A few weeks before officials from the US Justice Dept. announced the unsealing of indictments against China-based tech giant Huawei — indictments that included almost two dozen criminal charges against the company — FBI officials set up a sting operation in Las Vegas. CES 2019, the splashy consumer electronics show held in Sin City each year, was under way, and agents were working with US-based startup Akhan Semiconducter. Akhan makes smartphone glass coated with synthetic diamonds, and after delivering a sample to Huawei back in 2017, the glass had come back damaged — in such a way that the US company suspected Huawei was trying to copy it. As a result, it reached out to the bureau.

Enter the FBI, which joined Akhan founder Adam Khan and chief operating officer Carl Shurboff in a meeting with Huawei representatives around a table at the Las Vegas burger joint PrimeBurger, inside the food court at The Venetian.

Details of the operation emerged in a Bloomberg story today, which noted that a reporter for Businessweek was also watching the encounter from about 100 feet away in front of a gelato stand. Per Bloomberg, “Khan and Shurboff had expected to conduct the sting in the safety and quiet of the FBI’s room at CES. Now, total rookies in the intelligence game, they had to remain calm while recording the conversation with Huawei in a noisy, crowded restaurant.”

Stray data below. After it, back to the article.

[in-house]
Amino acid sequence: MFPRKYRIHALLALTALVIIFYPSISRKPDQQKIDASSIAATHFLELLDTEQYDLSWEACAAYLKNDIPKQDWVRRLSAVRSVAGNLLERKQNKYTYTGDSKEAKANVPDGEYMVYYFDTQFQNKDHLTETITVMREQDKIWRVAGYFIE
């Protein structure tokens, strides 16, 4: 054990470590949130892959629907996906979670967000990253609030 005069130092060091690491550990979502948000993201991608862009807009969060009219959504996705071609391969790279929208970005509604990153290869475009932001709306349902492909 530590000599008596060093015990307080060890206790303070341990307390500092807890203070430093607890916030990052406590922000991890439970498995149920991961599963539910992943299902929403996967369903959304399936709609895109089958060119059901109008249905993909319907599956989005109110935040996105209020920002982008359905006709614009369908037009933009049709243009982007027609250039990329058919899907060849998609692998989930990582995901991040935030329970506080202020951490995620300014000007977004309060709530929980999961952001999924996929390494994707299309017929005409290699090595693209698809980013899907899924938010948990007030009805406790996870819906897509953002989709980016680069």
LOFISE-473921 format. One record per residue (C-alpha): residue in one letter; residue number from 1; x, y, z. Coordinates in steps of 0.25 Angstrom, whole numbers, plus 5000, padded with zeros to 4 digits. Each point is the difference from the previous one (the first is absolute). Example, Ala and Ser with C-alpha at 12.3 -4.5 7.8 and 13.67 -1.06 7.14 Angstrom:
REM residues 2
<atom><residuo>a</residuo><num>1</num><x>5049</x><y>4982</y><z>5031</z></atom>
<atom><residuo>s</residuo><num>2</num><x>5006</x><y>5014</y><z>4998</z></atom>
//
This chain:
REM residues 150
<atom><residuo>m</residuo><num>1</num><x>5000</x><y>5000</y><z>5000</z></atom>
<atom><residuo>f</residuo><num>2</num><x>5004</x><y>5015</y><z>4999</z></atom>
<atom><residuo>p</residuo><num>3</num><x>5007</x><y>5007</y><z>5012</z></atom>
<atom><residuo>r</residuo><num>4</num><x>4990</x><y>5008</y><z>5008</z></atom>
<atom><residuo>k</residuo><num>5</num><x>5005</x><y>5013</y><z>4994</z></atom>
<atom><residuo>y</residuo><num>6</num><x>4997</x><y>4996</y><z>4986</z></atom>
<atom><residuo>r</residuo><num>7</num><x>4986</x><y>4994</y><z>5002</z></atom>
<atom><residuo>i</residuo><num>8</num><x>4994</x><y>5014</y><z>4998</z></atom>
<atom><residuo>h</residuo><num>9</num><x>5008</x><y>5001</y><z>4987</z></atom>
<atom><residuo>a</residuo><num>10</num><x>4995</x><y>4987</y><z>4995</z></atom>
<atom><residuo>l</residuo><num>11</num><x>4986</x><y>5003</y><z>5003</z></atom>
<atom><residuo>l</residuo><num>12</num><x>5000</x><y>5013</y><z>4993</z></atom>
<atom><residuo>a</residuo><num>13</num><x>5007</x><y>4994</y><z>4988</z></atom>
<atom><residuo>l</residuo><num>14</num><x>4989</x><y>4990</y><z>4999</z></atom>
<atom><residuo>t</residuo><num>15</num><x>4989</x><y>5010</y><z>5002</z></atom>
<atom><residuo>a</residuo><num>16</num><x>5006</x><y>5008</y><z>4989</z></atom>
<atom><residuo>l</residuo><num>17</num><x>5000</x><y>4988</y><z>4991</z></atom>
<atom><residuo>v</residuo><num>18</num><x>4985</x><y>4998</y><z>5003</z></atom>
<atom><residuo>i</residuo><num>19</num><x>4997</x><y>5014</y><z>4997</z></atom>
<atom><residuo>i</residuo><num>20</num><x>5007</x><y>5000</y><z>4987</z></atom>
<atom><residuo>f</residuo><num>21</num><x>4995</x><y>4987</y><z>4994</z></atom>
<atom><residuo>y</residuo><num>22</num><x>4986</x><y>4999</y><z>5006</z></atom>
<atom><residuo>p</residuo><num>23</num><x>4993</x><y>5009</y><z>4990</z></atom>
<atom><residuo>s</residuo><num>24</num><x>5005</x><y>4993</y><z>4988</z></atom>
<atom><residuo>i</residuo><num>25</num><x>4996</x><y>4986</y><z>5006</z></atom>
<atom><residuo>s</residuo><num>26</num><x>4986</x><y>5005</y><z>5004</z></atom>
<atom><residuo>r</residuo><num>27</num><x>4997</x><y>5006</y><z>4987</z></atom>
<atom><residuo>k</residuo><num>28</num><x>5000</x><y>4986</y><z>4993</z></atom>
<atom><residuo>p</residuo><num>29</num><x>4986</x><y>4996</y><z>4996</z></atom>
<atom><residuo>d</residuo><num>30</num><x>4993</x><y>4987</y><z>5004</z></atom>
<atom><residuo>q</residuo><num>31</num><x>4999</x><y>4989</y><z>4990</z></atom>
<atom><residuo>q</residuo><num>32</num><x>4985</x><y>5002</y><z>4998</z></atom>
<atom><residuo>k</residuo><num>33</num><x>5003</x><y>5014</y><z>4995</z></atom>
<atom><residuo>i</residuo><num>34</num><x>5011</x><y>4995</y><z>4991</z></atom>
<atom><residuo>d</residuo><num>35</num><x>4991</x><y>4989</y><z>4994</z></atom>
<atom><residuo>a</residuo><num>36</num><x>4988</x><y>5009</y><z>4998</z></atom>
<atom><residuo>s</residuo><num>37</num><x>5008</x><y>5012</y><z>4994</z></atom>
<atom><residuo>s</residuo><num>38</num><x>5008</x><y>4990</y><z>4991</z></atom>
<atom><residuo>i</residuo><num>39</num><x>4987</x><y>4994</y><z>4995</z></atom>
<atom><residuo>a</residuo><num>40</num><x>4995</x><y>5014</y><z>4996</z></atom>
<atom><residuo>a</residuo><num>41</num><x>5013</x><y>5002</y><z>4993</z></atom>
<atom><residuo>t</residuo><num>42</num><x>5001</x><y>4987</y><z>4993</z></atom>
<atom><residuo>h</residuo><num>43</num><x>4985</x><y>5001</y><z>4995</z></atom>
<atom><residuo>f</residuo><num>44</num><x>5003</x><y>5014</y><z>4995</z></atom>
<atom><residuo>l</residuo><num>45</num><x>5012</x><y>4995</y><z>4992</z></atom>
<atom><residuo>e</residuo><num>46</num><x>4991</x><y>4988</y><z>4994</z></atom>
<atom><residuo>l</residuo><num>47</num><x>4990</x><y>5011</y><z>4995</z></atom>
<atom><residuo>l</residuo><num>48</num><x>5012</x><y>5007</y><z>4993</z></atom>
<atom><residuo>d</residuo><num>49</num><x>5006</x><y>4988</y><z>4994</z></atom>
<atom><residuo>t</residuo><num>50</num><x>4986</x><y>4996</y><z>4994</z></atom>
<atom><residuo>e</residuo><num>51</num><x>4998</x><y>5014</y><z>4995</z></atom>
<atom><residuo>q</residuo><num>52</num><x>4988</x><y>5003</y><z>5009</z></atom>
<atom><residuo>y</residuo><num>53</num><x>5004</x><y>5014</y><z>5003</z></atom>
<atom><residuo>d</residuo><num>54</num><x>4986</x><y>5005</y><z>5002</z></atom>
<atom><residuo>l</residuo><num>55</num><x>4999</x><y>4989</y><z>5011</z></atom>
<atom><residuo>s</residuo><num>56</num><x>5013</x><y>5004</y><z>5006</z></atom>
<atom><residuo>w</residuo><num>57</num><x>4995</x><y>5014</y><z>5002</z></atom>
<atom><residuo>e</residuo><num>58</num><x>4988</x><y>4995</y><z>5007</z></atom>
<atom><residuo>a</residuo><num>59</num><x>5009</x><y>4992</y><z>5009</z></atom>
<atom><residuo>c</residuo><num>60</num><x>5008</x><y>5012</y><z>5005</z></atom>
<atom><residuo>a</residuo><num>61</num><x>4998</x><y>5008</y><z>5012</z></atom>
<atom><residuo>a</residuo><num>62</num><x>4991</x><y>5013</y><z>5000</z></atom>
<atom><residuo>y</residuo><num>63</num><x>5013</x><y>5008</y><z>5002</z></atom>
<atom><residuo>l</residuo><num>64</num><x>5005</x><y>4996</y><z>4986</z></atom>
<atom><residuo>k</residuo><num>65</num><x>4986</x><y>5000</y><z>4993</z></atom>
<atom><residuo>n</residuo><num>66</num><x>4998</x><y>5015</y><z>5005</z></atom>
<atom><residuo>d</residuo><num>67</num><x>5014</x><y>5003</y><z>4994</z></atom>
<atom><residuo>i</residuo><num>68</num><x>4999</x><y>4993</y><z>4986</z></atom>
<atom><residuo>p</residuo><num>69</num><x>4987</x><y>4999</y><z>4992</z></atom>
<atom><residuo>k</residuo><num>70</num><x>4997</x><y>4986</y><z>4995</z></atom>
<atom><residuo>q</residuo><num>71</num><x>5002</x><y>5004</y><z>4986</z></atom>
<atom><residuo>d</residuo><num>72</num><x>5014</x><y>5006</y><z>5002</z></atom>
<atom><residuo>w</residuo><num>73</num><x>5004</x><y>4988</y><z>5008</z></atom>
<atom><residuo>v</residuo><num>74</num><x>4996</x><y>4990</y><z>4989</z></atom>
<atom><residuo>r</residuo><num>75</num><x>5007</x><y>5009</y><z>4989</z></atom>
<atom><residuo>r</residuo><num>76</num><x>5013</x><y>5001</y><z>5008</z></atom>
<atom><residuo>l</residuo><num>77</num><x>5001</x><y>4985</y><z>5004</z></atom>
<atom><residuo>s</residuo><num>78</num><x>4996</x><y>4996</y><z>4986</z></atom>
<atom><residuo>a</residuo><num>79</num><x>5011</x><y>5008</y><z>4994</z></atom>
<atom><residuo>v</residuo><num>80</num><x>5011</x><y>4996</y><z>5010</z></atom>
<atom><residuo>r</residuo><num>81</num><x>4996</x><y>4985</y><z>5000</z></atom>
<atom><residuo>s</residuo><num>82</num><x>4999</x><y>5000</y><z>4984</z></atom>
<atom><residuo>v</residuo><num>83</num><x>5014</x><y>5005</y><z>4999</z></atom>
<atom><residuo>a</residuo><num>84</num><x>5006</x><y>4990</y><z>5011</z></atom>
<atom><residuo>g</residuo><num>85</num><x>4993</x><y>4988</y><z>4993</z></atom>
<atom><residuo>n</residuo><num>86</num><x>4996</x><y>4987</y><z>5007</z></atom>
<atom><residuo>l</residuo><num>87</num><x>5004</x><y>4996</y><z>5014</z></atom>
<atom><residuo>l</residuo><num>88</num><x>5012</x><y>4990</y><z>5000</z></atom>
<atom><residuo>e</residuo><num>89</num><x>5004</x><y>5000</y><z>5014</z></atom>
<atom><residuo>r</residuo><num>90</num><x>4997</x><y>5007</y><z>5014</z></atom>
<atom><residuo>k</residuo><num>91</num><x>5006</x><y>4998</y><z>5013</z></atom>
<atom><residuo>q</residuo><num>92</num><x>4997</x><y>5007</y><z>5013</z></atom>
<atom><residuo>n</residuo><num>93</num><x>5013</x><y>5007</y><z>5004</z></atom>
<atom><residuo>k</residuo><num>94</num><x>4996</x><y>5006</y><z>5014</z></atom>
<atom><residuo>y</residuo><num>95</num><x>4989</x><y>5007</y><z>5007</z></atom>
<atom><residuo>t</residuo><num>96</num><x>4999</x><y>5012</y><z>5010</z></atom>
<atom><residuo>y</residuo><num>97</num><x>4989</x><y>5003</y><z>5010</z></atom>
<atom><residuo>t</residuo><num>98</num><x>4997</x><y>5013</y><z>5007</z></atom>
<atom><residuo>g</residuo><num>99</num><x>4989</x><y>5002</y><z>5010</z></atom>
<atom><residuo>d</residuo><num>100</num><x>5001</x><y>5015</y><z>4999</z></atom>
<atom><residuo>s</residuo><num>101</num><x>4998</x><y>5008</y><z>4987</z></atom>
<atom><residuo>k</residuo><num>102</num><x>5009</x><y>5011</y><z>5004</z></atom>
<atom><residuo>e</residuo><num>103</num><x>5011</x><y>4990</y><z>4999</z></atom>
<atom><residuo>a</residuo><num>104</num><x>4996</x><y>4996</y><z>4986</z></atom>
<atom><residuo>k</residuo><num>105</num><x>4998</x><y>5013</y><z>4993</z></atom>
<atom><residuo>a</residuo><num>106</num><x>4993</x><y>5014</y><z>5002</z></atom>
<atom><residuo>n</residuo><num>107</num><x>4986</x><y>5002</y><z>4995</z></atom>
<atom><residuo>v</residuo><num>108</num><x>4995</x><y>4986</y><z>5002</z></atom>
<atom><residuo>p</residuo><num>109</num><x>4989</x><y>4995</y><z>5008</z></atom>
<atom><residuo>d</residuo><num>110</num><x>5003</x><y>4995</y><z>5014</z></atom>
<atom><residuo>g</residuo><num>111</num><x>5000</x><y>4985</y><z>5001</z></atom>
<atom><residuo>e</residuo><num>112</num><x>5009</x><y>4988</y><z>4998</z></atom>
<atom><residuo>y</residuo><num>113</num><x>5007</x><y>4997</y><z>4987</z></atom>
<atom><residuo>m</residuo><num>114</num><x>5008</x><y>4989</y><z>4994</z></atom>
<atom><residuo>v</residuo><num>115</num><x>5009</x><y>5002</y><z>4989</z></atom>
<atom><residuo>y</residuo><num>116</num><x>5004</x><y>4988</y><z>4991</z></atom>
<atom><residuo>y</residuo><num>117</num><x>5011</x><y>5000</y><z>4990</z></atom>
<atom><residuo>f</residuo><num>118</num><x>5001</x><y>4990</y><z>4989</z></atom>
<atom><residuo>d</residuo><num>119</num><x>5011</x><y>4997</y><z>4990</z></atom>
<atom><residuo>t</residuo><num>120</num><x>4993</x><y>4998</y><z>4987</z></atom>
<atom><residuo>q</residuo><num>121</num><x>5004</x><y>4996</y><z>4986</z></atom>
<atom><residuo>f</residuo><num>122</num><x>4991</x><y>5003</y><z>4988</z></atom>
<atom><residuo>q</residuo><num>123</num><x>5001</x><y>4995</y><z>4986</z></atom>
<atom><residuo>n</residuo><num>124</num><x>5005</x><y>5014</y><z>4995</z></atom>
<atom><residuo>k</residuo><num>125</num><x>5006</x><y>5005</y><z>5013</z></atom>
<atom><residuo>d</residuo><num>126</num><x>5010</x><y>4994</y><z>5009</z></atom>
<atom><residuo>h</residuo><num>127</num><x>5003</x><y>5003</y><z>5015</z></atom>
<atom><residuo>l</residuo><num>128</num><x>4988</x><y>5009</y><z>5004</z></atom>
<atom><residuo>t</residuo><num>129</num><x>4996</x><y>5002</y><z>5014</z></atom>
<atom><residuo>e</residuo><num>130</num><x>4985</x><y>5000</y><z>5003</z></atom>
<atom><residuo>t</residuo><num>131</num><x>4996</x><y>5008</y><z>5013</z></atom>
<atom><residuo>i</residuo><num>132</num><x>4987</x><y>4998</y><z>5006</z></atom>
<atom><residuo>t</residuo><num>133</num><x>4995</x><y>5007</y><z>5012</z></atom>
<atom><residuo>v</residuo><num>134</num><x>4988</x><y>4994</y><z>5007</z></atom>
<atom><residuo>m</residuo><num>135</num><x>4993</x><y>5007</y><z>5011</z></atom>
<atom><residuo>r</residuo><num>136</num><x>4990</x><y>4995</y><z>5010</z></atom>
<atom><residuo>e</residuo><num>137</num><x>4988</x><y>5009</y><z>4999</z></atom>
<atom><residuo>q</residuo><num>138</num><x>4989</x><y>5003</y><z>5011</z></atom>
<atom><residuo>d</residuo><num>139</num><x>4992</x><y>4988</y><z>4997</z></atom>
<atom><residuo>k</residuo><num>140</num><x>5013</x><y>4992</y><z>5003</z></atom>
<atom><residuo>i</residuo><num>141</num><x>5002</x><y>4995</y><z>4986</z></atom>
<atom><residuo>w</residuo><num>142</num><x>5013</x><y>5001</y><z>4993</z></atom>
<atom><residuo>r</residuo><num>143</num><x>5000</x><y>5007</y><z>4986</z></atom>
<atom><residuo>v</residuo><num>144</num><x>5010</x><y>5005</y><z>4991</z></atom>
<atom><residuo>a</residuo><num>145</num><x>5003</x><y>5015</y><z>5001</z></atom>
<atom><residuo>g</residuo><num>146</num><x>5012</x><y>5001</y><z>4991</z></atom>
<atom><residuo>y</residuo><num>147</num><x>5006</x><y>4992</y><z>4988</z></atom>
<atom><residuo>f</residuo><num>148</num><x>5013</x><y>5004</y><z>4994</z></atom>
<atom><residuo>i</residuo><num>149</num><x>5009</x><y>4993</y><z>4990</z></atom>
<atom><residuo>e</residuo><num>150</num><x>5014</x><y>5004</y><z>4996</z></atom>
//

Based on the details conveyed in the report, it sounds like it was a tense meeting at times, and it’s also unclear what came out of it from the FBI’s perspective. Khan asked one of the Huawei representatives about the damaged glass sample, who insisted there was nothing untoward about what happened. At one point, one of the Huawei representatives freaked out everyone by wondering if the US was monitoring the meeting.

Details of this sting had not come to light until now, and it helps show the extent of the US government’s investigation into Huawei’s alleged crimes. Again, from the Bloomberg report: “The FBI raided Huawei’s San Diego facility on the morning of Jan. 28. That evening, the two special agents and Assistant U.S. Attorney David Kessler briefed Khan and Shurboff by phone. The agents described the scope of the search warrant in vague terms and instructed Khan and Shurboff to have no further contact with Huawei.”

As we reported just a few days ago, the ongoing US-led opposition to Huawei which has included pressuring allies not to use the company’s telecommunications equipment took a sharp turn on January 28 with the unveiling of 23 criminal charges against the company.

During a news conference led by Acting US Attorney General Matthew Whitaker, officials explained that a grand jury in Seattle had indicted two affiliates of Huawei on 10 federal crimes related to accusations that Huawei stole technology from T-Mobile. Specifically, robotic technology that tests the durability of smartphones. Meanwhile, a grand jury in New York had also returned an indictment alleging 13 crimes committed by Huawei, its CFO, an affiliate in Iran and one of its subsidiaries in the US. Those charges are related to allegations that Huawei committed financial fraud by violating US sanctions against doing business with Iran.

Huawei has denied the charges.

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